Coaches can use just about anything as a teaching tool for their players. Whether in a win or loss, there are usually a bunch of moments in a game that can be viewed and reviewed incessantly to help a coach drive home a point.
But it's so much more fun doing it after a win. And TCU's 38-28 win over BYU provided ample learning experiences for his team, coach Gary Patterson said.
"That game couldn't have turned out any better from a coaching standpoint," he said. "Some of the things we've been telling them, happened, but we still won and we didn't have to learn from a loss, we learned from a win. That's great for us,because we'll go out this week and work on some of those things."
The Horned Frogs played hard and emotionally, Patterson said, which probably accounted for his seemingly unlikely positive postgame reaction Friday when he said it was one of his team's best-played games of the season. After watching the film, he was no less happy with the win, especially against a BYU team that had in many ways built its season around trying to snap a three-game losing streak to the Horned Frogs (6-2, 3-0 in Mountain West). TCU plays at Wyoming (5-2, 2-0) at 1 p.m. Saturday.
"As far as physicalness, that was a play for the championship-type game," Patterson said of BYU. "They wanted that ballgame very badly. They put a lot into that game. It's one of those games when you're just glad we won, especially when we didn't think we played that well.
"There's a lot of positives that can come out of something like that, because who knows what you can play like [when you play smart and disciplined]. With this game you can watch the film and you can say, 'I told you.' And you learn from it. It's a good thing."
Thoughts on Paterno
Gary Patterson was happy to see Joe Paterno become college football's all-time winning Division I coach Saturday with Penn State's 10-7 win over Illinois. Paterno, 84, won his 409th game, breaking Eddie Robinson's record.
"It's awfully cool," Patterson said. "The man has always stood for the right things."
Paterno is in his 49th season at Penn State, which Patterson finds hard to fathom.
"Right now I can't see me coaching to the end of this season the way it's going," he said, joking. "Because every Saturday, 30 minutes before you go out, it's like you're going into surgery. You have that pit in your stomach and you're on anesthetic and they're telling you everything is going to turn out all right, but you don't really know. That's 12 weeks out of the year, 13 if you get to a bowl game, you sit in a locker room waiting to see how things are going to go down."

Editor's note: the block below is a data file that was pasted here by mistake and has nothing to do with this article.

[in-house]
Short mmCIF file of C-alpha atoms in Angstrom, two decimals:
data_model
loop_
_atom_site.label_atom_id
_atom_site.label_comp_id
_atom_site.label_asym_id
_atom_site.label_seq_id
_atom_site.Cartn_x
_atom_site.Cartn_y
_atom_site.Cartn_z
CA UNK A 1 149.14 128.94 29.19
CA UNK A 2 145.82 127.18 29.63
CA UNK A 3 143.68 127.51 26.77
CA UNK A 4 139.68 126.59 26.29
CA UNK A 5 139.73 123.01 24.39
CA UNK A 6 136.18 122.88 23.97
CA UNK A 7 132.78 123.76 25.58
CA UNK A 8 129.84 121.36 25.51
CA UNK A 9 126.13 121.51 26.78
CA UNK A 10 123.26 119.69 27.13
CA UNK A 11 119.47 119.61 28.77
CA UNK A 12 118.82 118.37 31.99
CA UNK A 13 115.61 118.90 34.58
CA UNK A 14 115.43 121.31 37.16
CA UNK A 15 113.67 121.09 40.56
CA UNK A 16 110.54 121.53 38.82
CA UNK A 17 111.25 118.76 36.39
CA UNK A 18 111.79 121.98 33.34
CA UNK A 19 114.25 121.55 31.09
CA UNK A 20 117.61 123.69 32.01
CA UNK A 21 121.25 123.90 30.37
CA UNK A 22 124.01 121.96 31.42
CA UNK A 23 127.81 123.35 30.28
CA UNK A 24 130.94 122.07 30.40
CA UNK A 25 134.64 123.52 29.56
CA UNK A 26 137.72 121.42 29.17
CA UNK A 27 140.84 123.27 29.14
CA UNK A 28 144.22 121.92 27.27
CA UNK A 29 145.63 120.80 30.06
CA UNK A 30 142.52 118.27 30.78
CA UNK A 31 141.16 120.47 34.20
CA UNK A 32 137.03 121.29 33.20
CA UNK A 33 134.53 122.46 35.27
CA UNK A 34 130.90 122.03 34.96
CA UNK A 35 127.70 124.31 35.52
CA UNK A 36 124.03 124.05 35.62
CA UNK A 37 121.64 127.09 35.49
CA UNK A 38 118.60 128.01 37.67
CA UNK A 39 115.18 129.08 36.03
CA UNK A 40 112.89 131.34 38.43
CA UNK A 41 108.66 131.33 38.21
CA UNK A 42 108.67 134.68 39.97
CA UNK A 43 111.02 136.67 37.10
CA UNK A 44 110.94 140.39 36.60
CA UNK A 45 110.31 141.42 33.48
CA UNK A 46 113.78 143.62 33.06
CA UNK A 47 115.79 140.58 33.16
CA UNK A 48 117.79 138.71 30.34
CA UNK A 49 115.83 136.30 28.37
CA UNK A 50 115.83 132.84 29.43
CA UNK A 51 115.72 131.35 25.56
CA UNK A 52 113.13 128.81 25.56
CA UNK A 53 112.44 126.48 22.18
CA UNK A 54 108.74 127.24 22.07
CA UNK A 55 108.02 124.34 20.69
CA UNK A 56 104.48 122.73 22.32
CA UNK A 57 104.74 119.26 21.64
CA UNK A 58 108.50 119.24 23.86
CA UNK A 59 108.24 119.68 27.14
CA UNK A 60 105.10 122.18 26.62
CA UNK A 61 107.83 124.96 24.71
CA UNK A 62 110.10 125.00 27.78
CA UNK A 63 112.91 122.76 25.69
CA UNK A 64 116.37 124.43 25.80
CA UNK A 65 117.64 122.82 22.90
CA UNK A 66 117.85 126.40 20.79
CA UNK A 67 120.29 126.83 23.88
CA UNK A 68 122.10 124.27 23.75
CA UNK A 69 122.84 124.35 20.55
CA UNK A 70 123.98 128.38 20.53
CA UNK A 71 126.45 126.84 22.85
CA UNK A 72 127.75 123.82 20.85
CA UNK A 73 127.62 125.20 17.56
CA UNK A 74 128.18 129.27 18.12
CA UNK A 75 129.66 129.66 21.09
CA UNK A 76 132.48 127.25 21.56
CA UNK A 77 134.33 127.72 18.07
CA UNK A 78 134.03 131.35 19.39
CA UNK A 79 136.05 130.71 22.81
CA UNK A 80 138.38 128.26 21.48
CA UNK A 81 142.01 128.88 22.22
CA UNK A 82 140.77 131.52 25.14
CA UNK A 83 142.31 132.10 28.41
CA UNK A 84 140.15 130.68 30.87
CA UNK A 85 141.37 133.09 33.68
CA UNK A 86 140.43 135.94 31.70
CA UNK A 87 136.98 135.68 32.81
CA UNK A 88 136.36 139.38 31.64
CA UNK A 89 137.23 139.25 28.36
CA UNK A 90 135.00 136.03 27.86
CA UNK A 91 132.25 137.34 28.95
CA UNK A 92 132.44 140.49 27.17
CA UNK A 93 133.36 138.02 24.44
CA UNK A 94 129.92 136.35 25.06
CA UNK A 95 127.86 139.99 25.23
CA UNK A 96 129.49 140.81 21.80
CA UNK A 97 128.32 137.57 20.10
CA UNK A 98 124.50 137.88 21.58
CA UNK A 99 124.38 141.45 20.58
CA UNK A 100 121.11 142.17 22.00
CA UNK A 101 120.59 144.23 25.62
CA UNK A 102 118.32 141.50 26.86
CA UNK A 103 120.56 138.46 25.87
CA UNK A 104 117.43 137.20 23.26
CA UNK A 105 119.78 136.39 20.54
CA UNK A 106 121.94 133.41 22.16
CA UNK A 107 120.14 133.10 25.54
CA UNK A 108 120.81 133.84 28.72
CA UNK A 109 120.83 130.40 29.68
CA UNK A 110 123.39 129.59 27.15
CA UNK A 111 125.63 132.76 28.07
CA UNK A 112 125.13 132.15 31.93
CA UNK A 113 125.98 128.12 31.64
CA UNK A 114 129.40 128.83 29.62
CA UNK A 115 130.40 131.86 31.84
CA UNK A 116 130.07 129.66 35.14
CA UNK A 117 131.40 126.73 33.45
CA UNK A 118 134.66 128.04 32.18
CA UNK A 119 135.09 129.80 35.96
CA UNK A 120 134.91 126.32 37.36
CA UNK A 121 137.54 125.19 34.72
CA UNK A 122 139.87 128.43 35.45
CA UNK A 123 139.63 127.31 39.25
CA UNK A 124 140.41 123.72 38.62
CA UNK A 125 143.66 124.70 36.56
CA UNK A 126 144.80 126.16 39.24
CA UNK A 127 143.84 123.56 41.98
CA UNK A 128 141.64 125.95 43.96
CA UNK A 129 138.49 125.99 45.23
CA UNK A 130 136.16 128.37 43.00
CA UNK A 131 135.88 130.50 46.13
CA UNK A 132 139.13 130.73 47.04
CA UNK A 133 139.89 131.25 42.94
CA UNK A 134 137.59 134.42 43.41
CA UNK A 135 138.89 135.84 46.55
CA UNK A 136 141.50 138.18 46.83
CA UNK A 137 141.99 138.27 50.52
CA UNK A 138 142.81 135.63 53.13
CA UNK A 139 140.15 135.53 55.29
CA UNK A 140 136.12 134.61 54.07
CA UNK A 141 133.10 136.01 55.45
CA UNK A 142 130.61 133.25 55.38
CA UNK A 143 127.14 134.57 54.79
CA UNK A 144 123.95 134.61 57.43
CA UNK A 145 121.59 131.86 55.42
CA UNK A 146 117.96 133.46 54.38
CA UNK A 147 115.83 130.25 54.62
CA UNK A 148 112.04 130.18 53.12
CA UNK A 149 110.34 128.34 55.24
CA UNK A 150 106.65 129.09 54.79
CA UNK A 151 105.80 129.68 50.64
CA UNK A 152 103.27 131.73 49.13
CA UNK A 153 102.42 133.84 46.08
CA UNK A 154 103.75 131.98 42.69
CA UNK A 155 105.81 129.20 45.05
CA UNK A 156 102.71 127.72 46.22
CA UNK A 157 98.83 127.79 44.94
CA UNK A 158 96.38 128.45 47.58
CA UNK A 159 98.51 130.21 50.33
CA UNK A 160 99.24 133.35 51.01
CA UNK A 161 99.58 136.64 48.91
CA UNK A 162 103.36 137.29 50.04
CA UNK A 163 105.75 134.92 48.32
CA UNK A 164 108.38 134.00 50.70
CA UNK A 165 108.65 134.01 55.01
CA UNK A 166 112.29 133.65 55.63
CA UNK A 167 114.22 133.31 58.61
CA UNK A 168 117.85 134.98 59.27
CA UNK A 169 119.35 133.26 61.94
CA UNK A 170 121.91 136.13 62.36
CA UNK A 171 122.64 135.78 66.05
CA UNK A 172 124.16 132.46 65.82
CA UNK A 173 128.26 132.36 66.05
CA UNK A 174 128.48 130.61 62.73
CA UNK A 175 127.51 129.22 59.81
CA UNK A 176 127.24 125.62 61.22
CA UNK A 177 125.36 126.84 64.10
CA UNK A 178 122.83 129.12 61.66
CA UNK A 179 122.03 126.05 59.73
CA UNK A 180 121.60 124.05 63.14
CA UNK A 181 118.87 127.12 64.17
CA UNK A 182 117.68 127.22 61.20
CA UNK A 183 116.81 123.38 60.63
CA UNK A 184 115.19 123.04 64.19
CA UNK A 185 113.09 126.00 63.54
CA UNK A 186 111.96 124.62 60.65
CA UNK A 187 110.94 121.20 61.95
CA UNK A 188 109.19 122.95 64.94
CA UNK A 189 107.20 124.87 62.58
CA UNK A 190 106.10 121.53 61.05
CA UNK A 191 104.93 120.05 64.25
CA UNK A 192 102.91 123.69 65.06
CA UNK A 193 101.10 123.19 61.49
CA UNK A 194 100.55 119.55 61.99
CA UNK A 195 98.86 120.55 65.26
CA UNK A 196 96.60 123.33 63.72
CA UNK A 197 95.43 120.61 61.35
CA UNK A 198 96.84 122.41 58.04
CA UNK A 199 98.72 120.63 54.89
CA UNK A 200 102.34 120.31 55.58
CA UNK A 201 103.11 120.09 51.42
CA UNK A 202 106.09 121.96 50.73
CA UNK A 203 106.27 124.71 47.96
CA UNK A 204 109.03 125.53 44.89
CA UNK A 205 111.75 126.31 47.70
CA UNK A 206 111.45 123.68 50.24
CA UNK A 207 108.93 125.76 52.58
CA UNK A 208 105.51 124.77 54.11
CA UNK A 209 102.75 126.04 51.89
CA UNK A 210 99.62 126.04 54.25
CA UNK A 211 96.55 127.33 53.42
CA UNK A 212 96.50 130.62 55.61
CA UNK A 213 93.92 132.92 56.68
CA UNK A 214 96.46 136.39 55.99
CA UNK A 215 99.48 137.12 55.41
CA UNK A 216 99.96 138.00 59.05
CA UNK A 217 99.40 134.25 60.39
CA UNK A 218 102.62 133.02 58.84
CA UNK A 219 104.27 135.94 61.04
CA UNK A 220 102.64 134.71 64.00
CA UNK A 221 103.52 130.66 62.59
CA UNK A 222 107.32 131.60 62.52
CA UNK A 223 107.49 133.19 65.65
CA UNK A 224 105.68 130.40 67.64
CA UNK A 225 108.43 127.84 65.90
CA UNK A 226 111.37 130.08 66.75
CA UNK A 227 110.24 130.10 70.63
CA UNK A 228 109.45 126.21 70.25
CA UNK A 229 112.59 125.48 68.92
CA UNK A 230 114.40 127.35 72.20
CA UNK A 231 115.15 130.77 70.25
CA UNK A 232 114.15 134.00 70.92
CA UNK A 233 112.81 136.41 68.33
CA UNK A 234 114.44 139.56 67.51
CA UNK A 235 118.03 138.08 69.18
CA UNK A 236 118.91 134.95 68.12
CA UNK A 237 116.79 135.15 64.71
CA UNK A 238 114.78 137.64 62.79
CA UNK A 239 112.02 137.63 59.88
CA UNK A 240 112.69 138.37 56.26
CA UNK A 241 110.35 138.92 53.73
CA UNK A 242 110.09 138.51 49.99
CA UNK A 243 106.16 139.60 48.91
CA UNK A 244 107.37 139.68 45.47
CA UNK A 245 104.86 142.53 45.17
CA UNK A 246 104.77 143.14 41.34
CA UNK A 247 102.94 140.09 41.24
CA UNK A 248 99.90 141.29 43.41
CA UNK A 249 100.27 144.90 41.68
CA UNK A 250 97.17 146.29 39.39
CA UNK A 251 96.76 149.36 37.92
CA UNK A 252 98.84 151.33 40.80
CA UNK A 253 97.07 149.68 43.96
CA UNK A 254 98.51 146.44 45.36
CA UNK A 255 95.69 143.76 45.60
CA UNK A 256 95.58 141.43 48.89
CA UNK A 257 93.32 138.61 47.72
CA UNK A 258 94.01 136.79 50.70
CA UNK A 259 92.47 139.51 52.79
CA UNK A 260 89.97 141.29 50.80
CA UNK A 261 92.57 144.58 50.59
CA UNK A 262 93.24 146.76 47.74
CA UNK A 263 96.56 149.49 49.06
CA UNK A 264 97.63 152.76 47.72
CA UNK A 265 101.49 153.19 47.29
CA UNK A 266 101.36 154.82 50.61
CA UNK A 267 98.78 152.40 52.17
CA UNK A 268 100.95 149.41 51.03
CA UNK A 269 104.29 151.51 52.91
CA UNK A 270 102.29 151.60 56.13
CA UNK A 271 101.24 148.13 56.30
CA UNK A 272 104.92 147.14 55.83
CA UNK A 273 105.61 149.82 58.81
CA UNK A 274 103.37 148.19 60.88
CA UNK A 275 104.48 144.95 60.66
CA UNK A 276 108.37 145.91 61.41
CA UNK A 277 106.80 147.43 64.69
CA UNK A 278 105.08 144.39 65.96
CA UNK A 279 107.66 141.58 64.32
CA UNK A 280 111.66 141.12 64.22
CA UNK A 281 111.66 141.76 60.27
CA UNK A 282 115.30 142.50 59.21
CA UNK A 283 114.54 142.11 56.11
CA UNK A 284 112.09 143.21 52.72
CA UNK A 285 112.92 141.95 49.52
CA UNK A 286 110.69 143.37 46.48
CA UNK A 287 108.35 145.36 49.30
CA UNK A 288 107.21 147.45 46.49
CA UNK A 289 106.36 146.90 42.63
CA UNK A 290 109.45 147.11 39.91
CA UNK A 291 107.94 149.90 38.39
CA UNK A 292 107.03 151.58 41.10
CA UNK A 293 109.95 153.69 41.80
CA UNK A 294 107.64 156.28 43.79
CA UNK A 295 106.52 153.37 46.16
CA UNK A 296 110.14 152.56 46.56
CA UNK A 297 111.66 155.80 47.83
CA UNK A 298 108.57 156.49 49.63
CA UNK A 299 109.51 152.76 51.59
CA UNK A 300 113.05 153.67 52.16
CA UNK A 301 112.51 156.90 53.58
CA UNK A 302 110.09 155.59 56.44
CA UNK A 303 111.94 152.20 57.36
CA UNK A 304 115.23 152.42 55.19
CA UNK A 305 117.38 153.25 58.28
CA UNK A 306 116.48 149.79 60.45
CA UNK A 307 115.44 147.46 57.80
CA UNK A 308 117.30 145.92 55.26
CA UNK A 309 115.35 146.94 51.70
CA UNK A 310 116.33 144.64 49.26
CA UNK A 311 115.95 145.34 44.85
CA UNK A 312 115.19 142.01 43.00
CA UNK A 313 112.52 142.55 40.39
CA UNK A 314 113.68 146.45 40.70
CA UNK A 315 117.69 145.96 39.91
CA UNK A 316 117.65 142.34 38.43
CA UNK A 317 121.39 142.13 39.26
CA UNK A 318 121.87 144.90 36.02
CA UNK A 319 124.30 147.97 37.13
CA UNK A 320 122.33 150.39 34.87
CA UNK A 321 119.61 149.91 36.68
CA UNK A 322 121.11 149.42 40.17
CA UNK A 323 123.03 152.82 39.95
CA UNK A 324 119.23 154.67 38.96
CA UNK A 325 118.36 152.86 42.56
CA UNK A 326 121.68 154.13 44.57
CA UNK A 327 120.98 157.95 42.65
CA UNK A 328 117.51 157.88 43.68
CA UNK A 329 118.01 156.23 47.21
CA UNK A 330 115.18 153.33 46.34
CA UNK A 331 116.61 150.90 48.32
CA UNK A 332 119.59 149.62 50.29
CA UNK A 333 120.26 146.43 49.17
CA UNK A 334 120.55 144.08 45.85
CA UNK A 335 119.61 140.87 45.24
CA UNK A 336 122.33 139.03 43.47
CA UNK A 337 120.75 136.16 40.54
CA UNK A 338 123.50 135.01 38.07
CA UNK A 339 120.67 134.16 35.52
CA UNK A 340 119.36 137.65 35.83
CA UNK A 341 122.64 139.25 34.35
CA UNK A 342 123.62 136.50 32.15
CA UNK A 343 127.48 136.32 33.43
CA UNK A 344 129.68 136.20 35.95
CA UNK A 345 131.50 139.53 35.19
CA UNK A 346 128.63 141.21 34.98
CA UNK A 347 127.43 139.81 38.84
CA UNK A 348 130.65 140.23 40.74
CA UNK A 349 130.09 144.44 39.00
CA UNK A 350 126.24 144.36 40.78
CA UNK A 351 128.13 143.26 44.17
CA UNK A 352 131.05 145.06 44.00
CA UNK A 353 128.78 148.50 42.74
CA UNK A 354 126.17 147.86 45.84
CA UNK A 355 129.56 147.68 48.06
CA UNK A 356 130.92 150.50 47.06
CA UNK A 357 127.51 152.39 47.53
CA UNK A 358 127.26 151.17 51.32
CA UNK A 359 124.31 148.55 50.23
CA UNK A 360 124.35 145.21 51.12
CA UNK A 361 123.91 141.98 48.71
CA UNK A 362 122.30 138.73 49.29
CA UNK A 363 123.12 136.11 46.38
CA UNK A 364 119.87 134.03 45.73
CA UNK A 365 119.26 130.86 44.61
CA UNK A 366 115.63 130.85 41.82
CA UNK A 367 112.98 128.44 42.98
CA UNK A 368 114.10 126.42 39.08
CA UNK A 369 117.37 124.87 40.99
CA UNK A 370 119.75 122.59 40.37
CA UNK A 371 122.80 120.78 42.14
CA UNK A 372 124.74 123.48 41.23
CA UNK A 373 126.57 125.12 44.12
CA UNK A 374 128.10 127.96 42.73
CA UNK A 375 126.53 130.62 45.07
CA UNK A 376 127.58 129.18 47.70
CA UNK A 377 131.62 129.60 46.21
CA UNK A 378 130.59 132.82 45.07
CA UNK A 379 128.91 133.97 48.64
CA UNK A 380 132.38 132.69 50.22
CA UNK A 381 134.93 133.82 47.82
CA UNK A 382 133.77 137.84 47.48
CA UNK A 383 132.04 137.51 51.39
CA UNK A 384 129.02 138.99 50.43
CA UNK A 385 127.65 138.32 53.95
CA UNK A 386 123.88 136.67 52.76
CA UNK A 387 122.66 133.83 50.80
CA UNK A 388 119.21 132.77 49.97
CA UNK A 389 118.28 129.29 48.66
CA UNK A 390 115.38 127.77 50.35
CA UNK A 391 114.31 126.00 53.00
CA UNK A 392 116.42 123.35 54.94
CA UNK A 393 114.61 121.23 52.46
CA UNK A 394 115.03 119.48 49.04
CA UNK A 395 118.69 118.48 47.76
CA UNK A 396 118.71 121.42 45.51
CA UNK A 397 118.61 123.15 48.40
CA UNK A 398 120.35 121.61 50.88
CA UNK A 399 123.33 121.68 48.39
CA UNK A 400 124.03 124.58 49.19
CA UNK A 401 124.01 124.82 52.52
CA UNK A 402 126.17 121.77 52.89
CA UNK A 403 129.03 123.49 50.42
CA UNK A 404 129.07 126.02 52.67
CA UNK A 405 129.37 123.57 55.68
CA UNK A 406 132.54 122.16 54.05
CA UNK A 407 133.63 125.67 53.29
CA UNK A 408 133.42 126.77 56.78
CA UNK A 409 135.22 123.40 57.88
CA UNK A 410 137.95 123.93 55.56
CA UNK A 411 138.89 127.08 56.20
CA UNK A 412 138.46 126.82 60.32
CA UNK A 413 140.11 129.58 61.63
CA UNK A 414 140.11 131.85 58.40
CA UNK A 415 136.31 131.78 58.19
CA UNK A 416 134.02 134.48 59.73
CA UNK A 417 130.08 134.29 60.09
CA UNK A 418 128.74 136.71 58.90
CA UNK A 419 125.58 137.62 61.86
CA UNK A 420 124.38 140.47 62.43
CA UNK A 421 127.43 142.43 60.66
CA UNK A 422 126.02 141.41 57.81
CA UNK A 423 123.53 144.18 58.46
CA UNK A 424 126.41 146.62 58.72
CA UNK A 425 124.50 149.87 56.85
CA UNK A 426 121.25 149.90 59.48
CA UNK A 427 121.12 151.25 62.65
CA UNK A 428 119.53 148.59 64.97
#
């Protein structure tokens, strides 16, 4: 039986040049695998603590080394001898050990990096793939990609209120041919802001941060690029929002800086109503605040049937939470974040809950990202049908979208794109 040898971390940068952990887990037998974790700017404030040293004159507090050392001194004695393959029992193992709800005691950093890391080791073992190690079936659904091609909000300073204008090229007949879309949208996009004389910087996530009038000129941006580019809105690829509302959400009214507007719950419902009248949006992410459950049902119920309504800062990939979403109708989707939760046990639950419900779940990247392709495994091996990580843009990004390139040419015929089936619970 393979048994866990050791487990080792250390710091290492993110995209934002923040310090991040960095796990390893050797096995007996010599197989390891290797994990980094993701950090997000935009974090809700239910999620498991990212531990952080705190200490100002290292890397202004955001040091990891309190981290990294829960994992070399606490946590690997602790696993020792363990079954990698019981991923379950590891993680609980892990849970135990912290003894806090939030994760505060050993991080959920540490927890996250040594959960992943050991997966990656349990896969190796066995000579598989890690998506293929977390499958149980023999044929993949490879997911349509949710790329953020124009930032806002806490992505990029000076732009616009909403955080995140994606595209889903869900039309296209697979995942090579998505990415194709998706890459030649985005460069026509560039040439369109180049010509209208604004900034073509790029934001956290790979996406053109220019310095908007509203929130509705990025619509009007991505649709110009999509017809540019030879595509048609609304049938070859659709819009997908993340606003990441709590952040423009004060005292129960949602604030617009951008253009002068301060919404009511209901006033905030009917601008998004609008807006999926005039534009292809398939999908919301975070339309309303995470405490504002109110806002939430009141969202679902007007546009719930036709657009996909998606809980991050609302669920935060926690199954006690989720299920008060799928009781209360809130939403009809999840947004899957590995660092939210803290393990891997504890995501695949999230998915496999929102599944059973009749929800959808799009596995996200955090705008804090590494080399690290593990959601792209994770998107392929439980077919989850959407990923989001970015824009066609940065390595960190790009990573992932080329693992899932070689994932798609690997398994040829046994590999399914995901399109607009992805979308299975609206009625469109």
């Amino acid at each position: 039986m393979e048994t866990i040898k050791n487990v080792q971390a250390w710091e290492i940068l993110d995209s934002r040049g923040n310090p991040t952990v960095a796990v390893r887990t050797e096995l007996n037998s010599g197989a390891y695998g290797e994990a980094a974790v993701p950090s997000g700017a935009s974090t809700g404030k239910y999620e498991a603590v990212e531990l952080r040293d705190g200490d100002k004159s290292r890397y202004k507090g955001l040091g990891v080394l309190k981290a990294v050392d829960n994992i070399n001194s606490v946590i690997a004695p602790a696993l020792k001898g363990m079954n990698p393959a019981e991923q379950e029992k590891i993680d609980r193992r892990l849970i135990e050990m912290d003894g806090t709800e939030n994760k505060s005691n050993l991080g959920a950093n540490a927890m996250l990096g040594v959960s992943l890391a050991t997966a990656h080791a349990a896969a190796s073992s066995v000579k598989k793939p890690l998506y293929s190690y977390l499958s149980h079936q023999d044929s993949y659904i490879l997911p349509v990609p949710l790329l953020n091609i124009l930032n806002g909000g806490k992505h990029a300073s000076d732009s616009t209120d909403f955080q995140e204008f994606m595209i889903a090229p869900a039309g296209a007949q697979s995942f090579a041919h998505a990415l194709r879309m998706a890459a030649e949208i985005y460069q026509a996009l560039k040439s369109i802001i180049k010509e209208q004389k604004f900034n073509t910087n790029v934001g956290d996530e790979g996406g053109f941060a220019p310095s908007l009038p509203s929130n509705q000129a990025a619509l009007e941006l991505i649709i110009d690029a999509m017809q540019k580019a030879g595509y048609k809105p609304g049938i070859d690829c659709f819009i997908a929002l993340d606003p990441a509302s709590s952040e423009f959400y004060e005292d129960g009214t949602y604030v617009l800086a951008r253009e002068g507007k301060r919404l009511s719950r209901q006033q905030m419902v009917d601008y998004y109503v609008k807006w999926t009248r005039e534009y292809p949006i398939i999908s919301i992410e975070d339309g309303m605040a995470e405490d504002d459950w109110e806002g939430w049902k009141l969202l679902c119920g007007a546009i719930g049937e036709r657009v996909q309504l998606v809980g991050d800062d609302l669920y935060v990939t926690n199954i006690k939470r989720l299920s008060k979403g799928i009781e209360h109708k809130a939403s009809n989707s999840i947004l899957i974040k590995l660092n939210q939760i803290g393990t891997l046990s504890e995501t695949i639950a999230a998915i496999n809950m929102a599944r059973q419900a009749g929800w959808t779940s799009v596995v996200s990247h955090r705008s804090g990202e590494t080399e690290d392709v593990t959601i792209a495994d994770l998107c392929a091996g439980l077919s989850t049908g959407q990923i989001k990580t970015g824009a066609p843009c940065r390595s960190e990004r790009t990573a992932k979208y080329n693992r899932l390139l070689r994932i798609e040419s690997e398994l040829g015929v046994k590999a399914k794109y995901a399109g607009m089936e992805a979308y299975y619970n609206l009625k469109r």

Paterno has been forced to coach from the press box after suffering injuries when one of his players accidentally ran him over during preseason practice. Patterson hasn't been up in the box since he came to TCU in 1998. He never liked being up there.
"You're behind a wall and it's not the true football experience, at least I don't think," he said. "Some guys like it."
Patterson, 51, has deep respect for Paterno, but can't comprehend coaching for 30 more years.
"As long as you have people playing the game and not a computer, then there's always going to be that X factor," he said. "Everybody I've ever talked to has said if you ever lose that then you better get out of it. Because if you're a competitor you're always going to have it, but it's a sick feeling. You're just sitting there. You don't want to walk in front of the kids and look like you're nervous. You just have to sit there and take it."
Safety Tekerrein Cuba did not practice Sunday after leaving with a strained knee against BYU. Gary Patterson said Cuba is feeling better than the team expected and "he may be able to practice Tuesday or Wednesday."
Patterson said Cuba's game status will likely not be determined until Friday.